New longevity centre looks at how to reverse ageing and prolong disease-free years

Joyce Teo

Senior Health Correspondent

Published 7 Sept 2022, 2:06 pm SGT

SINGAPORE - Imagine a day when you can walk into a clinic to do a series of tests - including blood and strength tests - to get your biological age, which will give you an idea of your health status so that you can do something to slow ageing and prevent diseases such as cancer and cardiovascular disorders.

Research on new biomarkers to measure ageing is ongoing at the National University Health System (NUHS) Centre for Healthy Longevity (CHL), which opened on Wednesday.

The centre will also test ways to slow ageing and aims to translate findings from laboratory models to human clinical trials to clinical practice.

The urgency is clear as one in four Singaporeans will be above 65 years of age by 2030 and, as life expectancy rises, they will be spending about 10 of their twilight years in poor health.

"The hundred-year life may well be the norm for children born in developed countries, if the current trends continue," said Deputy Prime Minister and Coordinating Minister for Economic Policies, Mr Heng Swee Keat, at the centre's opening event at the NUHS auditorium in Kent Ridge Road.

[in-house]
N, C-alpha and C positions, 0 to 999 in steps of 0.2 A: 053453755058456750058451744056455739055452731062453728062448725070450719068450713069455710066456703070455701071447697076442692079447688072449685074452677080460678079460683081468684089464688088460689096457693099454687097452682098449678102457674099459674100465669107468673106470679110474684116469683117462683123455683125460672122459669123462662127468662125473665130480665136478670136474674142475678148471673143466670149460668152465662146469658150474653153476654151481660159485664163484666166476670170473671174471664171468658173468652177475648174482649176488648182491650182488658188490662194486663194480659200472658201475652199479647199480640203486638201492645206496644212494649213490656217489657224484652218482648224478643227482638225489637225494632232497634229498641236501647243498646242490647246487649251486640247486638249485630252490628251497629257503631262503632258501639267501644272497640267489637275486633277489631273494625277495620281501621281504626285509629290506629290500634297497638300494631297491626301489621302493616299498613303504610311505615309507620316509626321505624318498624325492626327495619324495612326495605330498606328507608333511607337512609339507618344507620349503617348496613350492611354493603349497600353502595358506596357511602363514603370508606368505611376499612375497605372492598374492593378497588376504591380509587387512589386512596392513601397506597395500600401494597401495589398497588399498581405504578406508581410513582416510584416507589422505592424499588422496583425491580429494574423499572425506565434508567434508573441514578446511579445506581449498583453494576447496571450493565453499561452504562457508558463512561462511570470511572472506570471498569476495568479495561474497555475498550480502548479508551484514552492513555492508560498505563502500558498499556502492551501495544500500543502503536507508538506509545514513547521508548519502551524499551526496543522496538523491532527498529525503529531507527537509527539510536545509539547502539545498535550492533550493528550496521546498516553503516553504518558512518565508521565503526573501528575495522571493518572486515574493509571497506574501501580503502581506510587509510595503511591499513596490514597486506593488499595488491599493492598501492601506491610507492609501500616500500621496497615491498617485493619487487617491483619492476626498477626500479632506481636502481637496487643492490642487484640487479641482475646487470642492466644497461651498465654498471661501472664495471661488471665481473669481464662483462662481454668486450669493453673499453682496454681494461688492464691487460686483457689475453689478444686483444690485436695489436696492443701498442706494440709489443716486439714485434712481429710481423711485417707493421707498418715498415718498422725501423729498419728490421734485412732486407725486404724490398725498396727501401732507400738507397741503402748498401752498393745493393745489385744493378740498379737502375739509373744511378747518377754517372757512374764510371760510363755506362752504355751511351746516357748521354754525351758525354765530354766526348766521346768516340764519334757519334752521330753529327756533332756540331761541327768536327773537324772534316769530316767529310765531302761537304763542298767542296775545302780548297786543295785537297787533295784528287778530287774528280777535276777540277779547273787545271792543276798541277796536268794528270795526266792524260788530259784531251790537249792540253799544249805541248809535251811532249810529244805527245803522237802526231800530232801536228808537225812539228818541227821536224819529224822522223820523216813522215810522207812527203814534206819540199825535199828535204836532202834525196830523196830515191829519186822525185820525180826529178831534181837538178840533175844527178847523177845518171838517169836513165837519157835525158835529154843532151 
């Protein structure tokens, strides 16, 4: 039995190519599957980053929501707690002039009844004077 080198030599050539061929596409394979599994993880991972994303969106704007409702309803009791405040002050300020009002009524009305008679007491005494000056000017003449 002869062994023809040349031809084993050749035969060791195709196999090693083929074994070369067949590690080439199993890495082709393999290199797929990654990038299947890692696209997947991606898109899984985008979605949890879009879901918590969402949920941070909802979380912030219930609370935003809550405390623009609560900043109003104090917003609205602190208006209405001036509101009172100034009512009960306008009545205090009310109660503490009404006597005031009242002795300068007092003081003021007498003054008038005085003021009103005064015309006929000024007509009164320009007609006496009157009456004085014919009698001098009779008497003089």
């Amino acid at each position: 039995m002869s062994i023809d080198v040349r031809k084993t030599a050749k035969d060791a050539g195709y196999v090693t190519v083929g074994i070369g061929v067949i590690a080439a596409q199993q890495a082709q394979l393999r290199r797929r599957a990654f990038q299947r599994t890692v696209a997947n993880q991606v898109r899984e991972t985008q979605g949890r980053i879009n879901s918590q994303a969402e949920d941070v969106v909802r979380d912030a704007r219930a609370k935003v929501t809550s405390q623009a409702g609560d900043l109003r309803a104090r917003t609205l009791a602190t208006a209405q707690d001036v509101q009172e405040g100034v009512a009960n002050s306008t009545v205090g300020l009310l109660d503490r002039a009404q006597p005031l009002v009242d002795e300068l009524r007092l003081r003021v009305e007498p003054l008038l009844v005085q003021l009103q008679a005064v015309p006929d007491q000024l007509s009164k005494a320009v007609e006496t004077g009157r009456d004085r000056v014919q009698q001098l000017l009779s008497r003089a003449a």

"Healthy longevity ensures that the additional years are a boon, rather than a grim millstone of disease burden and fiscal cost. This is particularly salient for Singapore and many parts of the world, where populations are rapidly ageing.

At the centre's opening, Professor Chong Yap Seng, dean of National University of Singapore (NUS) Yong Loo Lin School of Medicine, said the ability to find biomarkers of ageing that can be altered in a few months to reverse or stop the ageing process will, in the long run, alter the cost of ageing.

Healthy longevity also involves a "life course" approach, which means it should start from even before a person is born - from the mother's health - to the health of the person in childhood, he said.

CHL's co-director, Professor Brian Kennedy, said the centre, located in Alexandra Hospital and a laboratory at NUS Medicine, integrates pre-clinical and clinical research to test ways of slowing ageing in a South-east Asian population.

The idea is that if you measure a person's biological age, this can tell you more about his current state of health than what traditional biomarkers for diseases, such as blood pressure or blood sugar, can.

"Somebody is chronologically 60, but... biologically, he may be only 50, or he may age poorly and be biologically 70. We need to be able to measure this so we can stratify the population to combat ageing and measure whether interventions are working efficiently biologically," he said.

The centre has screening tools that analyse facial ageing via machine learning and measure arterial stiffness, body composition, functional ability and others.

Participants aged 30 and above have been recruited over the past year for various studies.

At least 15 studies are ongoing, including Project Abios (Ageing Biomarker Study in Singaporeans) which is looking at several hundred biomarkers in 420 to 450 participants.